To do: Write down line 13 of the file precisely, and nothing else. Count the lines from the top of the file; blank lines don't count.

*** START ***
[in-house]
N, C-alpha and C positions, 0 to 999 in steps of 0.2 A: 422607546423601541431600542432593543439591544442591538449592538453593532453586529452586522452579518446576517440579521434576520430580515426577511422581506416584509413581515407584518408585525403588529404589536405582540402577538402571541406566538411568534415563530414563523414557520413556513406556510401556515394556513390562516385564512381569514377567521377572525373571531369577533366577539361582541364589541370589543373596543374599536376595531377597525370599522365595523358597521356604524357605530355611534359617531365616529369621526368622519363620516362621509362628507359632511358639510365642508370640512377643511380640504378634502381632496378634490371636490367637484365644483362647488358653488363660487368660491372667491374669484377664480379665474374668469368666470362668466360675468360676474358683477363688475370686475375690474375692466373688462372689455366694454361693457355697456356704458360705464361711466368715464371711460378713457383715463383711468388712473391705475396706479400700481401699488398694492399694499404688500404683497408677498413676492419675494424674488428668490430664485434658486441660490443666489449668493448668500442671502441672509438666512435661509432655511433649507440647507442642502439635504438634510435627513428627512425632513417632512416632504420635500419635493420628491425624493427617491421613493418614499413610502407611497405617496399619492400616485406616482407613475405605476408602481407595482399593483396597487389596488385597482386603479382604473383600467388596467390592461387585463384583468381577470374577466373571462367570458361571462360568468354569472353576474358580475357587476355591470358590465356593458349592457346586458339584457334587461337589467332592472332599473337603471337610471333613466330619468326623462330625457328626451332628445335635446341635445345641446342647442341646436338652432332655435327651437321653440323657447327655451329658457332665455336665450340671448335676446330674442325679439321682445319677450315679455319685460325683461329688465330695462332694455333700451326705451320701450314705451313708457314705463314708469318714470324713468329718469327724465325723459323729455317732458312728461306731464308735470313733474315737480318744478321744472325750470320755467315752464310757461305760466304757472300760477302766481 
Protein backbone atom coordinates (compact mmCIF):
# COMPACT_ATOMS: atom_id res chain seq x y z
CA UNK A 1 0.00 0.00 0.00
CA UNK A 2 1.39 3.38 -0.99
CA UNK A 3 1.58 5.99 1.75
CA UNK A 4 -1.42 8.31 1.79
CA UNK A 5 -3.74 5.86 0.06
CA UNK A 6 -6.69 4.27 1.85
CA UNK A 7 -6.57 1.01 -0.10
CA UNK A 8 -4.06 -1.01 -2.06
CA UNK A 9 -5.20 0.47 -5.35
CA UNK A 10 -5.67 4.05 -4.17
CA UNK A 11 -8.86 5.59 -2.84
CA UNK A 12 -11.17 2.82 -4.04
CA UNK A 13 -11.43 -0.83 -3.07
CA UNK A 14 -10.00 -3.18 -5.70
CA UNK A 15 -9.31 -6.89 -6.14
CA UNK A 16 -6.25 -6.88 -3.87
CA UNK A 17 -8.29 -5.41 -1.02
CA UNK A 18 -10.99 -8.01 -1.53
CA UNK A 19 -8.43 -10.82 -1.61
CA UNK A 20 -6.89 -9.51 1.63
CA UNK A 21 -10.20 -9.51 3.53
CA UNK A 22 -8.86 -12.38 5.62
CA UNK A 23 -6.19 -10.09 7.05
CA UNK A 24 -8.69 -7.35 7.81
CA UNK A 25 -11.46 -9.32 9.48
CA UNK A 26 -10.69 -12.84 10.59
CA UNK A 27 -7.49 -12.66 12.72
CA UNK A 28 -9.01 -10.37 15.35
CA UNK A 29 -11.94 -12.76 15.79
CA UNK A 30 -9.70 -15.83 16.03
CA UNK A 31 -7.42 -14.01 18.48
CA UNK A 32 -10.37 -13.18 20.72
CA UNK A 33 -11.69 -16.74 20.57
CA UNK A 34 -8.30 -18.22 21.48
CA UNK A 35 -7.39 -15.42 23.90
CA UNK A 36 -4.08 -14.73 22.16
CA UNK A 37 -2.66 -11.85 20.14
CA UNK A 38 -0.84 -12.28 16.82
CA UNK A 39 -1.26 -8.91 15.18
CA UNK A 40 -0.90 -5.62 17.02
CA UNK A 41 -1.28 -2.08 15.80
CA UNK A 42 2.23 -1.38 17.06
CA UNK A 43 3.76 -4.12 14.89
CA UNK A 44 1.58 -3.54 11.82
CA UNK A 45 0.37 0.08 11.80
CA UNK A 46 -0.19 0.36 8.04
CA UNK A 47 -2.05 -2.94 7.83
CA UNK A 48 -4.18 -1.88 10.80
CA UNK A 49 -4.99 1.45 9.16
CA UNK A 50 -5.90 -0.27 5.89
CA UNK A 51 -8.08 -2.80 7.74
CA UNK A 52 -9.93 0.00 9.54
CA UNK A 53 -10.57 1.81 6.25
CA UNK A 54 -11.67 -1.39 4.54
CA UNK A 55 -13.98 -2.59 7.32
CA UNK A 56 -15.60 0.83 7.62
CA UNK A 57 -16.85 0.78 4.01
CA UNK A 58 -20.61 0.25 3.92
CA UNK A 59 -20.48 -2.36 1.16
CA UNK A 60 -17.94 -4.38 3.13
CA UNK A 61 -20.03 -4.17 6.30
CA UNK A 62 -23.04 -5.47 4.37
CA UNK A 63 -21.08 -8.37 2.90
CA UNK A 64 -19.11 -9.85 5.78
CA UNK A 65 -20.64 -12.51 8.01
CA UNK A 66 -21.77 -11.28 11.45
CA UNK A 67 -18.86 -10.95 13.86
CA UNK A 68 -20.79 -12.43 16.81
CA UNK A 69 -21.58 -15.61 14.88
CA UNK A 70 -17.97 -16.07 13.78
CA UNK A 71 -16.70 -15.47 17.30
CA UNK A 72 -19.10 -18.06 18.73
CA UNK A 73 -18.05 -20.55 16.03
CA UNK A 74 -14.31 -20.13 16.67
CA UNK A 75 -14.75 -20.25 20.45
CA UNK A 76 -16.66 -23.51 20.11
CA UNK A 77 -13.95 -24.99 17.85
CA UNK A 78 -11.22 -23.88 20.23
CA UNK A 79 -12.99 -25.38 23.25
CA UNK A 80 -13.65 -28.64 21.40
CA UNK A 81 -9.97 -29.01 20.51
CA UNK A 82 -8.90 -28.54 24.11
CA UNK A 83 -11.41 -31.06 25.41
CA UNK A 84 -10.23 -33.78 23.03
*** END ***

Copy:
CA UNK A 9 -5.20 0.47 -5.35